The moment we sat down with Natalie Joos in her sunny Williamsburg apartment-slash-office one afternoon last week—her computer propped open on the kitchen table with a pile of notes next to it, a bulletin board scattered with pinned images and ideas leaning up against the counter, and the Vênsette make-up artist packing up her kit in the corner—her date for the evening texted. He was stuck at a meeting and was worried he would have to cancel. Could they reschedule? A situation that would have vexed many a girl, Joos simply shrugged. “I was going to take him to this Stella Artois dinner for Belgian people, but oh well.” said the ex-pat, who had slipped into a breath-taking white Osklen top and sheer Natalie Constantinidou skirt for the night. Sounds like a work event, though, no? “For a lot of these work things that I do, I will bring a date,” she says, expounding on what seems more like a life theory than a dating strategy. “I try to integrate. Multi-task. It’s hard to keep personal life and work life separate because every night in New York there is something going on.”
The oft-photographed Joos has been a social fixture in New York’s fashion community for over a decade. She was a fashion show casting director for years before launching her own blog, Tales of Endearment, in 2010. Since then, she has taken to self-employment well, making her own hours and traveling the globe. “Being self-employed has showed me that I’m a hedonist. I hate to work!” she says. “I’m kidding, of course. Sort of. But it’s nice to wake up and have time for myself every morning.”
“I always tell people, if you want it to feel like a 9-5 job, then you should keep your 9-5 job.”
So what does that look like in a world where arriving at the office on time isn’t a necessity? “I always maintain my morning routine,” she explains. “I wake up, drink a probiotic, go for a run or ride my bike, and get coffee at the same place. If I have a [styling or consulting] job, I’ll still do the things I always do in the morning.” Working on her own schedule can mean emailing at midnight, or writing posts in the morning and then going back to bed for a nap. “If you want it to feel like a 9-to-5 job, then stay with your 9-to-5 job,” she advises.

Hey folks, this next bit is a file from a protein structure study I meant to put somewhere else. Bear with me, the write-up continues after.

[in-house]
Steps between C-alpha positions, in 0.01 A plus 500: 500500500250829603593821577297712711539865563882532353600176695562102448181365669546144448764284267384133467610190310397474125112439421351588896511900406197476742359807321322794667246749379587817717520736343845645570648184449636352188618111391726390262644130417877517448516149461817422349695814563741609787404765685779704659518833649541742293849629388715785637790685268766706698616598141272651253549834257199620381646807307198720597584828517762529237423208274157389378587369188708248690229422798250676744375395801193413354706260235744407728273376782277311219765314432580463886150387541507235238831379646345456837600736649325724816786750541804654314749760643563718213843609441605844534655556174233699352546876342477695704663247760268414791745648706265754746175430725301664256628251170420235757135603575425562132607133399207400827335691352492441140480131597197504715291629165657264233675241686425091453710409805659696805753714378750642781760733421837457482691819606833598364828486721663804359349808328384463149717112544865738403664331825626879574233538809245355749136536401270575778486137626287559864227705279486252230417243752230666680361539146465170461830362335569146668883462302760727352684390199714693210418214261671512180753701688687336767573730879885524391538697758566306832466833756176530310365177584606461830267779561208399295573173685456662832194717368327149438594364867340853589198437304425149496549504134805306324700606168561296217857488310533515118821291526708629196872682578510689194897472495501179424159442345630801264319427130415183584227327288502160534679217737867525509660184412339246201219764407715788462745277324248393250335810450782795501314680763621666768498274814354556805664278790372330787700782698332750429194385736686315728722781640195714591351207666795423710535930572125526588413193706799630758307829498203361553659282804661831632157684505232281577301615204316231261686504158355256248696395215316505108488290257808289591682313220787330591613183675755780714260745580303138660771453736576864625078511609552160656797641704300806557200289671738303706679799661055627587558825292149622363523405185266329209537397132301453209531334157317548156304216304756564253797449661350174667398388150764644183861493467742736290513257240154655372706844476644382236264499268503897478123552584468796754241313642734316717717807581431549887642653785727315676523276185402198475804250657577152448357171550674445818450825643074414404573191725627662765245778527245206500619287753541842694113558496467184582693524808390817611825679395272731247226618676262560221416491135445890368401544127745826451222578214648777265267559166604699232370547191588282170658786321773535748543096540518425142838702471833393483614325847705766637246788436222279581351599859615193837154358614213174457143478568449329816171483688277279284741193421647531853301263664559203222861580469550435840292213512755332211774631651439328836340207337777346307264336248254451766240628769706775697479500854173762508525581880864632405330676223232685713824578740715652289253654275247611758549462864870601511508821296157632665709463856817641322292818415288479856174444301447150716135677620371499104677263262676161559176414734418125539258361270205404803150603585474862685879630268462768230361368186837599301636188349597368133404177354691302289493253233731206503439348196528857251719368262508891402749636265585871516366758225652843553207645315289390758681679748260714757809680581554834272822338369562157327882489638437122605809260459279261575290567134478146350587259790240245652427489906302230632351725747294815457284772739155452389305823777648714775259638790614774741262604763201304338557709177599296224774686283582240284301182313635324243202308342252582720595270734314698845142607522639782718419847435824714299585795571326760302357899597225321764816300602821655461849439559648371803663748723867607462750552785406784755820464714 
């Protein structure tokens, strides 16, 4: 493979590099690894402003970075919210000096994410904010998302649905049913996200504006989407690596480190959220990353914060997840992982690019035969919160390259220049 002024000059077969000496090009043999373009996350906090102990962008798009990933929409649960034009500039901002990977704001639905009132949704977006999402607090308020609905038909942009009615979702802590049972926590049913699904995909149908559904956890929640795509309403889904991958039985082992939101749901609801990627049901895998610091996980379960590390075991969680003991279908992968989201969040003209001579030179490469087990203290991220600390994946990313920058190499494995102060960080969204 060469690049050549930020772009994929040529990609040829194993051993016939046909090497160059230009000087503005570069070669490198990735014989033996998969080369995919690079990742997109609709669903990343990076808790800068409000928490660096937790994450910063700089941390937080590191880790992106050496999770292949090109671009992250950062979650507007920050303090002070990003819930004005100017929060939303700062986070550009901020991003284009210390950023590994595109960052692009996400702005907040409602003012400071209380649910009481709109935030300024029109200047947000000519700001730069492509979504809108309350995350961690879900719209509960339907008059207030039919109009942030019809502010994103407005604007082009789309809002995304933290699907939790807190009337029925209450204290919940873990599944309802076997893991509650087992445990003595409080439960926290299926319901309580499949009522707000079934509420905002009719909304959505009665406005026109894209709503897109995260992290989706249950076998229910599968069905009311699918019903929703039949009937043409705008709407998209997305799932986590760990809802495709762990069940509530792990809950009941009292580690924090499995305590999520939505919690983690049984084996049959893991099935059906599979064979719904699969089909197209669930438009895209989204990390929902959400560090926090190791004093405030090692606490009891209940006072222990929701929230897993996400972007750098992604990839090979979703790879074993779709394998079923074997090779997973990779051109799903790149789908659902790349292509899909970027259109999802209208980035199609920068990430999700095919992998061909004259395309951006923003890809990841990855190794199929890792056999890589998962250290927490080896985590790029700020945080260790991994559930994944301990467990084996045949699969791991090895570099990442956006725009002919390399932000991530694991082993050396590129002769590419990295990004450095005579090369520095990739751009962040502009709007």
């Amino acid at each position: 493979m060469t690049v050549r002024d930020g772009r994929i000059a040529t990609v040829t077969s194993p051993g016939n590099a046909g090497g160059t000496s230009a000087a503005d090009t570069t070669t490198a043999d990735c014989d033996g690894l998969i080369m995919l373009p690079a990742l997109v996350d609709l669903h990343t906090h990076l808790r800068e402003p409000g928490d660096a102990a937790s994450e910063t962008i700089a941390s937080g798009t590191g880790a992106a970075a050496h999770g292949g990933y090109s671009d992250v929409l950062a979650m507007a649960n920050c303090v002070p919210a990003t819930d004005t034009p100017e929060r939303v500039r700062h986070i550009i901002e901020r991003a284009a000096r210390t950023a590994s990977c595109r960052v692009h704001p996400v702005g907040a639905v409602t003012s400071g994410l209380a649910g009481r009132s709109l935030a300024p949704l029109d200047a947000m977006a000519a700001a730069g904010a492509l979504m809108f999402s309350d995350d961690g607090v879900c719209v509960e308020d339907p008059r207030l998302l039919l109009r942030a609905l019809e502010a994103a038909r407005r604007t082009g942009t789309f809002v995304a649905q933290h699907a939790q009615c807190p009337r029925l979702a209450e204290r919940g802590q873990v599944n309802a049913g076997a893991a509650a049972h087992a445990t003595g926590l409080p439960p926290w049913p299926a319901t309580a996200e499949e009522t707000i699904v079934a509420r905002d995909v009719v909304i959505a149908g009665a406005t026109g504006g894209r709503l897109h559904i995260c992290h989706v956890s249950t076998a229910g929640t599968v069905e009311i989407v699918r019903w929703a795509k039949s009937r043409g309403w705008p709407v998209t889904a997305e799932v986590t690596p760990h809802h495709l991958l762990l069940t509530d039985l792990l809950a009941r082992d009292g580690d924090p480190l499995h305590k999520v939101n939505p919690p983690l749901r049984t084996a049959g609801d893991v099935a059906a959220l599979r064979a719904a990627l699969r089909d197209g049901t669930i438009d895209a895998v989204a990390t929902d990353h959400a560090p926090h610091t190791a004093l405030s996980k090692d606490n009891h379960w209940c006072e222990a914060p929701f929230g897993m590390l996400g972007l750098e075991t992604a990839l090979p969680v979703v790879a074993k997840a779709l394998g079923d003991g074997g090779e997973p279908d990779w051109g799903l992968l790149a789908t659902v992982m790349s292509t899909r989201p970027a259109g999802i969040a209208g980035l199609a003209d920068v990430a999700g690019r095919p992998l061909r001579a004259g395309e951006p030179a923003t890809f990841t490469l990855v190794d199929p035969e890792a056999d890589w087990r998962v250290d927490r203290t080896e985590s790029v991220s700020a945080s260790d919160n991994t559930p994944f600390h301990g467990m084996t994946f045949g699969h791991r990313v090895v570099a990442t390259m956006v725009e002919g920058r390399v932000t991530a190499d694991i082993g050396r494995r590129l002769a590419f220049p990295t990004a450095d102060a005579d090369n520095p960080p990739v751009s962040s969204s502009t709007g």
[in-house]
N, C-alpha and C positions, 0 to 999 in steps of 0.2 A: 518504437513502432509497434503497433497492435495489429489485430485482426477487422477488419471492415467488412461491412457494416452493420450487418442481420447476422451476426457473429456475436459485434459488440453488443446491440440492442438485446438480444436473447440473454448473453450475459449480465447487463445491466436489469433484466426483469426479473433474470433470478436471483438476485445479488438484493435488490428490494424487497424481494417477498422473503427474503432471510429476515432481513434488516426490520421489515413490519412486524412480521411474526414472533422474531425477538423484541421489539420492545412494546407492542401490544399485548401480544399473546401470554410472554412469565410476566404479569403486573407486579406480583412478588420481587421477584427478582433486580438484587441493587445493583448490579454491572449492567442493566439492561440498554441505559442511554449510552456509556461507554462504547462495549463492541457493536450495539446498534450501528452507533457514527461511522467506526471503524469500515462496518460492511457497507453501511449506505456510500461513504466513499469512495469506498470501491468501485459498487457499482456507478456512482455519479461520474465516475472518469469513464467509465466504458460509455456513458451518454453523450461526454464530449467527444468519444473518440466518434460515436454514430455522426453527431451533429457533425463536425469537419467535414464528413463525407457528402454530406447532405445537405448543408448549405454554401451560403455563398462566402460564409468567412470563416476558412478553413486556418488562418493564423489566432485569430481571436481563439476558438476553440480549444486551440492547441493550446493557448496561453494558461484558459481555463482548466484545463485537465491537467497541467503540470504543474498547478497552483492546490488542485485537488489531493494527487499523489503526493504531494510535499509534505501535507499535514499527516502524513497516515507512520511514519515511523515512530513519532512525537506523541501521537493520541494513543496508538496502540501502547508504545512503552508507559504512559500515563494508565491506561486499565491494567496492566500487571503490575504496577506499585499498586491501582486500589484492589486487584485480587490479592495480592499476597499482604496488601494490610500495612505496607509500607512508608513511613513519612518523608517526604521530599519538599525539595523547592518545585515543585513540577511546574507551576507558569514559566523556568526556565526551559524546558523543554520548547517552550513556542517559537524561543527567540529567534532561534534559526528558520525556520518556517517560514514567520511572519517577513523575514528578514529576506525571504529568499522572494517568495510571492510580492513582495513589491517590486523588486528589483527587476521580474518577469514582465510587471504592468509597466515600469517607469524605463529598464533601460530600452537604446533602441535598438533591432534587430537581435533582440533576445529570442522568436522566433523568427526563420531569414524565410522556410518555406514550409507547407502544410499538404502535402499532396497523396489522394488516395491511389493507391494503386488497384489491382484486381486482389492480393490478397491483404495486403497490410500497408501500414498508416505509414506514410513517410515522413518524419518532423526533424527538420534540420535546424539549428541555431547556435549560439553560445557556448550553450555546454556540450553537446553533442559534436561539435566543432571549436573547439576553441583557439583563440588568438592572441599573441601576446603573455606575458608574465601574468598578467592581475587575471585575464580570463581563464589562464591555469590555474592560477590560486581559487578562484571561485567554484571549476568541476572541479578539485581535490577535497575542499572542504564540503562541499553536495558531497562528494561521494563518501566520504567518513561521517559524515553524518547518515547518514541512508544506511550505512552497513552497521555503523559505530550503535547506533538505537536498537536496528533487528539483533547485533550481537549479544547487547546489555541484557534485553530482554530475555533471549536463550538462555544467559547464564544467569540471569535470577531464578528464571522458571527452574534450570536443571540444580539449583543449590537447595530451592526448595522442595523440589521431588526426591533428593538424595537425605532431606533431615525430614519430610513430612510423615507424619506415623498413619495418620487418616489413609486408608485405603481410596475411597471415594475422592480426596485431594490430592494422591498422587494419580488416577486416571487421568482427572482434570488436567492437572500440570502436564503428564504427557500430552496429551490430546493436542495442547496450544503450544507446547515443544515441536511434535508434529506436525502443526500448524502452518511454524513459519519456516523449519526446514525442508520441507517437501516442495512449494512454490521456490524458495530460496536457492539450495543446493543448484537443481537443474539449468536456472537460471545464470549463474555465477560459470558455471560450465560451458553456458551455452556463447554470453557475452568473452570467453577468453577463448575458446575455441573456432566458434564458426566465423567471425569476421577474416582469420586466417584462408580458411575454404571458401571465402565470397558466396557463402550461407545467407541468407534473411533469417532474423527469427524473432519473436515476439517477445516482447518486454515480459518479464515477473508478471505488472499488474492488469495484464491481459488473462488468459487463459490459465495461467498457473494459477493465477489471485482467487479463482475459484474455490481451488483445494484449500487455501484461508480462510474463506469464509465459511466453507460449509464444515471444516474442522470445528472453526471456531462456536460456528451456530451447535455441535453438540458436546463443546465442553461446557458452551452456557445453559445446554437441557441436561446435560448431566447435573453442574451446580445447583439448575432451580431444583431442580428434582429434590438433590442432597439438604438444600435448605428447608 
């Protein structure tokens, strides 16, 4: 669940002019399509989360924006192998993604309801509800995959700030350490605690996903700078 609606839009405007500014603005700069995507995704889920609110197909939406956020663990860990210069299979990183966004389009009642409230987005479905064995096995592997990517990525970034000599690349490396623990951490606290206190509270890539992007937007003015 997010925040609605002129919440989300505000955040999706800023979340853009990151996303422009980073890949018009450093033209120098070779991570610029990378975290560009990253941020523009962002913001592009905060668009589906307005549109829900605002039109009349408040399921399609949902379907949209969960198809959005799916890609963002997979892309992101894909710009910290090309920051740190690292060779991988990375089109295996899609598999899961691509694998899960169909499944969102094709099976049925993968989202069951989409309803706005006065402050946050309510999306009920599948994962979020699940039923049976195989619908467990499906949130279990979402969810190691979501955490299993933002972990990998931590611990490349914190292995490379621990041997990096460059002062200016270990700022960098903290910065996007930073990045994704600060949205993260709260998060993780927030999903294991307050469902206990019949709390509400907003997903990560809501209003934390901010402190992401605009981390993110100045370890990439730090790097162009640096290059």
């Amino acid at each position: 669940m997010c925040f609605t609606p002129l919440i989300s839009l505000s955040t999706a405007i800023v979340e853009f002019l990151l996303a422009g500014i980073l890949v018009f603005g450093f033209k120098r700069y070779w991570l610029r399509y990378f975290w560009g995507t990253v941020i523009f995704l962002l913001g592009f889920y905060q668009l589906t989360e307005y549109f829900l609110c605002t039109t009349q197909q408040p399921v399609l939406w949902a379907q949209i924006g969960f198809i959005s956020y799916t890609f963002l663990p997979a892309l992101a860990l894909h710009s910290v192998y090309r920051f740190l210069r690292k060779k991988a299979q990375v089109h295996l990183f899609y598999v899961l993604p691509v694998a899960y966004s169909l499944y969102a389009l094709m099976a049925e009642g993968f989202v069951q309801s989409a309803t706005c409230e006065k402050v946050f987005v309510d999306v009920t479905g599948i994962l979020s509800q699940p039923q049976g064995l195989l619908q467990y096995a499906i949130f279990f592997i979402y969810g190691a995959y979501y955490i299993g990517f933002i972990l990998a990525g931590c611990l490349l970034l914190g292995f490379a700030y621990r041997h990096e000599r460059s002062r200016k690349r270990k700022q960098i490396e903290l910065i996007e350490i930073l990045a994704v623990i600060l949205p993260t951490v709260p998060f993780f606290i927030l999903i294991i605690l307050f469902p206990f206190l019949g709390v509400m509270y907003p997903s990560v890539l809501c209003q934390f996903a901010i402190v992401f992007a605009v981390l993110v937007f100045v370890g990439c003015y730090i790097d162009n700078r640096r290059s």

So, while being self-employed definitely has benefits, she admits it can also be a mixed bag. “If you’re a freelancer, you constantly need to hustle, especially in fashion,” she says. “When people ask me how to become freelance, I tell them, ‘go to everything,’ because you never know who you are going to meet or what kind of idea you are going to have. I get my best ideas when I am out meeting people.” And when stepping out is a professional activity, you really have to look the part. Joos nearly always opts for a fresh, natural extension of her daytime look—a sleek blow-out, and a very clean, not too-made-up face (“It’s important not to look too silvery,” says says of her preference for matte over dewy foundations). Another thing she keeps on hand for day or night is a lipstick (or two). “You never know when you’ll need it on the go,” she explains. Indeed, her bathroom is stacked high with bins of beauty products and, in a genius, exactly-what-a-multi-tasker-would-do move, she’s uses the built-in shelves and towel racks to store her vibrant collection of accessories.
Aside from how to make an unpredictable schedule work (and look good while doing it) another challenge Joos has encountered lately is how to continue to grow her business. “It’s difficult to execute my million ideas because I don’t have the manpower. I’m just me. There are people who are much, much better at it and are the essence of blogging—Bryan Boy, Leandra [of Man Repeller]—and they are so good. I was a casting agent who just happened to start this website about people who love vintage.” She then pauses for a beat. “I’m really having an existential crisis!” she continues with a wry grin that reveals she is experiencing nothing of the sort.
By Todd Plummer
Photographed by Jeremy Allen